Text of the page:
Dr. Eugene Curnow is a World War II veteran (Pacific theater) and a fellow veterinarian. He graduated from my alma mater (Washington State University) 34 years before I did. We have never met, but I learned of his book through our alumni association and thought it would be a worthwhile read.
Although born in the Midwest, Gene grew up nearly exclusively on the West Coast, primarily in Northern California. His young life during the Great Depression is pretty clearly documented with significant attention to detail. Through his eyes, we learn of the physical suffering endured by Americans during that time period, when people had little other than their own two hands to try to survive the challenging economic times. For those of us in the modern world (who have never known true deprivation), the vivid descriptions are as unbelievable as they are spellbinding.
After high school and a short stint in college, the author enlisted and served as a medical corpsman in the U.S. Navy during the latter half of World War II. He served on a transport that plied the waters of the Pacific Ocean, and he tended to his fellow soldiers during the siege on Iwo Jima. This section is also extremely detailed, but not quite to the point of being gory. It also happens to be the best written portion of the book, and I suspect that it served a therapeutic function for Curnow. I was completely captivated (and humbled) by his day-to-day descriptions of the trials he and his colleagues endured.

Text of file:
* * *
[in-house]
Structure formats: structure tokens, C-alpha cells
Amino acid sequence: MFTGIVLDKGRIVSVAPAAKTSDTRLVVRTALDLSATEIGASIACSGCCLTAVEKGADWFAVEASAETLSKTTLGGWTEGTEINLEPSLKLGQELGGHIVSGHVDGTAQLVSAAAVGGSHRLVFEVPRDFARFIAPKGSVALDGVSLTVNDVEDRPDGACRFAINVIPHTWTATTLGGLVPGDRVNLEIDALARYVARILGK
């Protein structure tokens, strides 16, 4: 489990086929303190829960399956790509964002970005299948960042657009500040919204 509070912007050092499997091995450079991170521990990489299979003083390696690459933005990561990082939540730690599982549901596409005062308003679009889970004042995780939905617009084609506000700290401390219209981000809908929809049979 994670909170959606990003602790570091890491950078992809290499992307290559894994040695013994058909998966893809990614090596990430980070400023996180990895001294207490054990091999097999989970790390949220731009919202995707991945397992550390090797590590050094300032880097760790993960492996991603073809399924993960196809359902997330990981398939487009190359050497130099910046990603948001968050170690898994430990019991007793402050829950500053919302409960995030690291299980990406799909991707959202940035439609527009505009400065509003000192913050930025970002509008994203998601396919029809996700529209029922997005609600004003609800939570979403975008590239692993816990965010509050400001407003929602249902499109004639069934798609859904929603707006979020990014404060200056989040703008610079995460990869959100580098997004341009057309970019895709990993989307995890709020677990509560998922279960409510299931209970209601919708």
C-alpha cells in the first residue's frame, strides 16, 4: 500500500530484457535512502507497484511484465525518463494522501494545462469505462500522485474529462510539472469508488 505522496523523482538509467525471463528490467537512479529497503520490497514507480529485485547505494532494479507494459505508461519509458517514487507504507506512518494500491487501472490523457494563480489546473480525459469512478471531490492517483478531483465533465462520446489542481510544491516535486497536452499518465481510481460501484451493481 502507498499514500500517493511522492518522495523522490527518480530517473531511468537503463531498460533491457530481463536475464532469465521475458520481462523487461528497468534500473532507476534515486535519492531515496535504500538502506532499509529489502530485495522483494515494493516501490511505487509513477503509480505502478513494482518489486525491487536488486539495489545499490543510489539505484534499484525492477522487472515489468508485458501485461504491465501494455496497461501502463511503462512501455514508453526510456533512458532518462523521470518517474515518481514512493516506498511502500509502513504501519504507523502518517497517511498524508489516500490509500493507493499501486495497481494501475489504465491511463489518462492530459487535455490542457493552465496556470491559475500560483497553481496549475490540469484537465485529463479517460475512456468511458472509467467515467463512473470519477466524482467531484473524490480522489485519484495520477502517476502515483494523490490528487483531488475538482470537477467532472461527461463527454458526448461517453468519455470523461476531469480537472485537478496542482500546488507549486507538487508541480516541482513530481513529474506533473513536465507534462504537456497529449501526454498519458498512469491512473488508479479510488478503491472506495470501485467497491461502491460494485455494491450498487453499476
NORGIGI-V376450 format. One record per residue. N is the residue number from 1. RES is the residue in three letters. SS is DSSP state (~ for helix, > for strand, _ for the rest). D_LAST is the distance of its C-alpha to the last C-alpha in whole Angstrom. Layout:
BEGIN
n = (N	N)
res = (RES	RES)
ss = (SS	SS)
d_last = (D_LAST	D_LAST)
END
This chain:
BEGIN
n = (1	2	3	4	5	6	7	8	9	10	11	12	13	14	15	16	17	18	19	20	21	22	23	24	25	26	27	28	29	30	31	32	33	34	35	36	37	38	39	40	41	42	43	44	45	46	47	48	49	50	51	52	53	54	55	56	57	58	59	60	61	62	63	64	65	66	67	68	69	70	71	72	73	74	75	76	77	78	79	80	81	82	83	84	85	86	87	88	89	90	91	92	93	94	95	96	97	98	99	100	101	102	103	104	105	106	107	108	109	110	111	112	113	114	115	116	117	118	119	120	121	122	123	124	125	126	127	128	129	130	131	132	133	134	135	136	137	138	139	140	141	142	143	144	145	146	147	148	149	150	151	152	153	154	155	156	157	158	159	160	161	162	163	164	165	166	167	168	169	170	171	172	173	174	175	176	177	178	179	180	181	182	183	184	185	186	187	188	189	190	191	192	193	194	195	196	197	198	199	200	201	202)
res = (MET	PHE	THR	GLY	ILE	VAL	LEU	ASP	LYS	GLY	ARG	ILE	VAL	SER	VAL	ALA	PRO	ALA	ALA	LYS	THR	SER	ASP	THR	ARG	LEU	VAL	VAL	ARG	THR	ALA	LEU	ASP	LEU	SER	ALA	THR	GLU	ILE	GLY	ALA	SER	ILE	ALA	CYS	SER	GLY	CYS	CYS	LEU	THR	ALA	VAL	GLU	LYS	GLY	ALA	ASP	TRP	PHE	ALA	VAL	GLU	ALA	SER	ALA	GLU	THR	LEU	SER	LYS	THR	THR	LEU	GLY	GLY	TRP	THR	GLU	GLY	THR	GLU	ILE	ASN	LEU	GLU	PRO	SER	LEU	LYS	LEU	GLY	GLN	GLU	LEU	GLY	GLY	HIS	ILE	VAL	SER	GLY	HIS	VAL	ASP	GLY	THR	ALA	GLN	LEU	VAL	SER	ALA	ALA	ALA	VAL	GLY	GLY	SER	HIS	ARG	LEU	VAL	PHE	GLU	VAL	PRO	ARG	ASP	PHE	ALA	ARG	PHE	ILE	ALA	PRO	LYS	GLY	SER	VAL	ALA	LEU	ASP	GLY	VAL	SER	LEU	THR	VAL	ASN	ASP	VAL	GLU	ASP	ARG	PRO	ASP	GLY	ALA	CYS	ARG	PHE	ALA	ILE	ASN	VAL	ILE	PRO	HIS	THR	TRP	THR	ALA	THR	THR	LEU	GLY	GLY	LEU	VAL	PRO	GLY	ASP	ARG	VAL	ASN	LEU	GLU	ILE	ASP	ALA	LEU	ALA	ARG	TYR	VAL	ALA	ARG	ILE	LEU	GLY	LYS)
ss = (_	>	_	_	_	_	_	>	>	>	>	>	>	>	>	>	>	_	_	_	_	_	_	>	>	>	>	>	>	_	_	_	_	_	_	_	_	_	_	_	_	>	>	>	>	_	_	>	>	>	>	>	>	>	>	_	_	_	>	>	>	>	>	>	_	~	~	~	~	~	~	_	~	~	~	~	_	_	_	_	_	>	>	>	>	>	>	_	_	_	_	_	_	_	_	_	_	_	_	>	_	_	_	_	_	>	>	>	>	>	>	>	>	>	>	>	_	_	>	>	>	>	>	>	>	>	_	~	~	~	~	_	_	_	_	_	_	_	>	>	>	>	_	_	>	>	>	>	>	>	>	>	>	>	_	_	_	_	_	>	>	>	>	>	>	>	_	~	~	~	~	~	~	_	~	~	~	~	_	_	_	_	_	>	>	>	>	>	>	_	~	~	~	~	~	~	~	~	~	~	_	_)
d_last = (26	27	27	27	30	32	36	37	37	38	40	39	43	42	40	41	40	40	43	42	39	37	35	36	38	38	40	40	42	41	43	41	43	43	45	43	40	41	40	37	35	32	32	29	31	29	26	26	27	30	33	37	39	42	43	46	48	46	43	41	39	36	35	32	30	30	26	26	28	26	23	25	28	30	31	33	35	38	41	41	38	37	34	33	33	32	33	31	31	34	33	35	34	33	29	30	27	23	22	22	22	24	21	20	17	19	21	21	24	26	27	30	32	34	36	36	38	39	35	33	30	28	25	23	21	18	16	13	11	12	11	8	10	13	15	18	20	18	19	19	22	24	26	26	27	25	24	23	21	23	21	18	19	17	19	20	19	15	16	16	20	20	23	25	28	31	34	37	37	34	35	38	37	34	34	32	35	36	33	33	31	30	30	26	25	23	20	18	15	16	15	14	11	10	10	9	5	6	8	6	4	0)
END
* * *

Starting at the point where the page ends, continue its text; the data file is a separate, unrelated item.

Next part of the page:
The remainder of the book is a fairly brief description of his post-Navy life and education. Personally, I had hoped for just a little more detail about his time at the WSU College of Veterinary Medicine, since he was taught by people who were simply legendary by the time I arrived. He does not go into any significant detail of his professional life after graduation either.
Overall, this book is primarily a firsthand account of The Great Depression and Iwo Jima, and students of those eras would gain tremendous insights by reading this work. The prose is pretty much what one would expect from a non-author; events are related multiple times in different chapters, flow varies from choppy to less choppy, etc. As I indicated above, however, the chapters dealing with combat exhibit the best writing.
Rated: High. Only 2 f-words are used, but there are nearly 20 other instances of moderate-grade profanity, and milder terms were used just over 40 times. There is one description of a sexual encounter, and a few other allusions to similar experiences. Appropriately, there is a detailed narrative of the results of a fellow sailor’s acquisition of a venereal disease.